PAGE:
Friday, August 14, 2009
Does Your Child Say Reading is Confusing?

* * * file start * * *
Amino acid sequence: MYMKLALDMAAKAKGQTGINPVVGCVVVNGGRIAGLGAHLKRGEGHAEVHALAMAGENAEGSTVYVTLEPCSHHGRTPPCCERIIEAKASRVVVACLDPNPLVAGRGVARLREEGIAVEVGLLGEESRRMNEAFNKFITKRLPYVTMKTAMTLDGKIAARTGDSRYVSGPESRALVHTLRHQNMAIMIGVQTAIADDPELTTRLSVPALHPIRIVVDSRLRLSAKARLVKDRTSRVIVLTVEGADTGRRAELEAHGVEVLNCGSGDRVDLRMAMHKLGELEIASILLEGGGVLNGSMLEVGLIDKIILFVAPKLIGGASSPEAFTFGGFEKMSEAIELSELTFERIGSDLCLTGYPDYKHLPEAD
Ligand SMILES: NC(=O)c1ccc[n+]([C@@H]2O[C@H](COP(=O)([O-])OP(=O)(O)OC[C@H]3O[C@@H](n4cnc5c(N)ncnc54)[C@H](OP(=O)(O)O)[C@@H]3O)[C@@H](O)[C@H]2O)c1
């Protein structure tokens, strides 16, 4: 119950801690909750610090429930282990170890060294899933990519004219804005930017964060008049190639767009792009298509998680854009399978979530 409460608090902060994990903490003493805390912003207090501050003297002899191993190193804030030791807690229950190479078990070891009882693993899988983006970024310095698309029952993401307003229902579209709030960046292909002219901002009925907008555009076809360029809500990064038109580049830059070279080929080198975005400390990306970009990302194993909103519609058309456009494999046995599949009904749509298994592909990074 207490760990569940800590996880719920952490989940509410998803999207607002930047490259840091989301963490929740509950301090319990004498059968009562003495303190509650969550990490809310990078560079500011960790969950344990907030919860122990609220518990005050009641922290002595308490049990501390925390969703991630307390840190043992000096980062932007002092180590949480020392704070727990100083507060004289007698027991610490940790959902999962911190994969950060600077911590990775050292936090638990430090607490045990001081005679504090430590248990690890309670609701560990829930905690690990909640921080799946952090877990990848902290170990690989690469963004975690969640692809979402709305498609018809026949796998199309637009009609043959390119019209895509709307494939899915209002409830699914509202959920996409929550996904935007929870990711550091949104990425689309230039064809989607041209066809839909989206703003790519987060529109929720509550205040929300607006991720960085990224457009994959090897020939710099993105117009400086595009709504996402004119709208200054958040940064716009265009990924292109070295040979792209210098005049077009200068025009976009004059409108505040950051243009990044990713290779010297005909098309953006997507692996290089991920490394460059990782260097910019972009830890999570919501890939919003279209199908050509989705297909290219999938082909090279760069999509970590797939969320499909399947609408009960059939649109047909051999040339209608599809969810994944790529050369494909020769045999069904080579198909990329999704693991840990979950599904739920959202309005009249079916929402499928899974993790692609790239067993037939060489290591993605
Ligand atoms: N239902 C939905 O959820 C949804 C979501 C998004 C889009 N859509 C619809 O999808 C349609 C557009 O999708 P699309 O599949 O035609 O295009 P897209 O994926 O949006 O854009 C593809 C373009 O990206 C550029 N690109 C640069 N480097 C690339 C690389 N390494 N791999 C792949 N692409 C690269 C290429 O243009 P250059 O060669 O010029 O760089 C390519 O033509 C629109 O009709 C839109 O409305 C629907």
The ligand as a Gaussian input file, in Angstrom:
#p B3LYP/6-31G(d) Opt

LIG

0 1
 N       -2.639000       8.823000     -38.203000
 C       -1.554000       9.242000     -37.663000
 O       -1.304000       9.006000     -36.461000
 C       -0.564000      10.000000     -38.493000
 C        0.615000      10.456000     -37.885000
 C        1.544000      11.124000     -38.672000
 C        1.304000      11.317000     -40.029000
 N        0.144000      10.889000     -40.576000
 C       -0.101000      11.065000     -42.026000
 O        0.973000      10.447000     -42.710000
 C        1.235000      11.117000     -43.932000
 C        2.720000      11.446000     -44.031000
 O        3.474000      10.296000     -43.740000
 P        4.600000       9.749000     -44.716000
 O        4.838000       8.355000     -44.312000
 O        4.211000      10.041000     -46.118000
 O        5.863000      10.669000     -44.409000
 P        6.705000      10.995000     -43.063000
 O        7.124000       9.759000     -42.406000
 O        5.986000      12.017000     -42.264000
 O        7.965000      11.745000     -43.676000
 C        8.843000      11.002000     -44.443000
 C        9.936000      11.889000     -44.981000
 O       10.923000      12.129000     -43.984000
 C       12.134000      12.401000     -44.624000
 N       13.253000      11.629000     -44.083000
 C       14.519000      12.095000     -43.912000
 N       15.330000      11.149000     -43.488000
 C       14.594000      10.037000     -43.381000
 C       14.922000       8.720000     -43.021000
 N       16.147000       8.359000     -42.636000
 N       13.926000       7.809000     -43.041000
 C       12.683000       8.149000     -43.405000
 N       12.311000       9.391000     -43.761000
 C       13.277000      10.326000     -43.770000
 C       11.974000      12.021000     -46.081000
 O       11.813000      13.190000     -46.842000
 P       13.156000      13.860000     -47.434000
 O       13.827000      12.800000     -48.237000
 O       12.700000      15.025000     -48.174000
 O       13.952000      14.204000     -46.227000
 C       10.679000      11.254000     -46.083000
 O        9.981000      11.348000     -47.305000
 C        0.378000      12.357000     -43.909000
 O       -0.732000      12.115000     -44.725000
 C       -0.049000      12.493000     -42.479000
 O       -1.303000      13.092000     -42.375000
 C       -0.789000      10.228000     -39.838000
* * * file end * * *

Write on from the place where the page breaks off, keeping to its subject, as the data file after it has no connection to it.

Many children with learning related visual challenges describe reading as being confusing. I notice this time and again when working with younger elementary school students with whom I am doing in-office vision therapy. They don't understand how to explain the trouble using other words, perhaps because for them, reading has always been difficult. How inexplicable to be otherwise intelligent, curious, articulate, and wanting to learn but to lag seriously behind their peers in reading! While I have done no statistical survey to correlate the visual diagnoses of these children with their perception of "confusion", my sense is that it most often accompanies a severe delay in the development of the visual spatial skills of laterality & directionality. These children typically make frequent reversals when reading and writing, don't know their left from their right, and often have trouble crossing the mid-line. My theory is that they don't know which side of the page or word to read first - varying their approach without noticing it from line to line or word to word. Children also use the label, "confusing," when the words appear to wiggle or double on a page. This is a classic symptom of an eye teaming insufficiency or excess. Tutoring in phonics or reading comprehension strategies won't solve these problems. A comprehensive eye exam from a developmental optometrist may identify the problem. Once a diagnosis is in place, the options for treatment can be evaluated.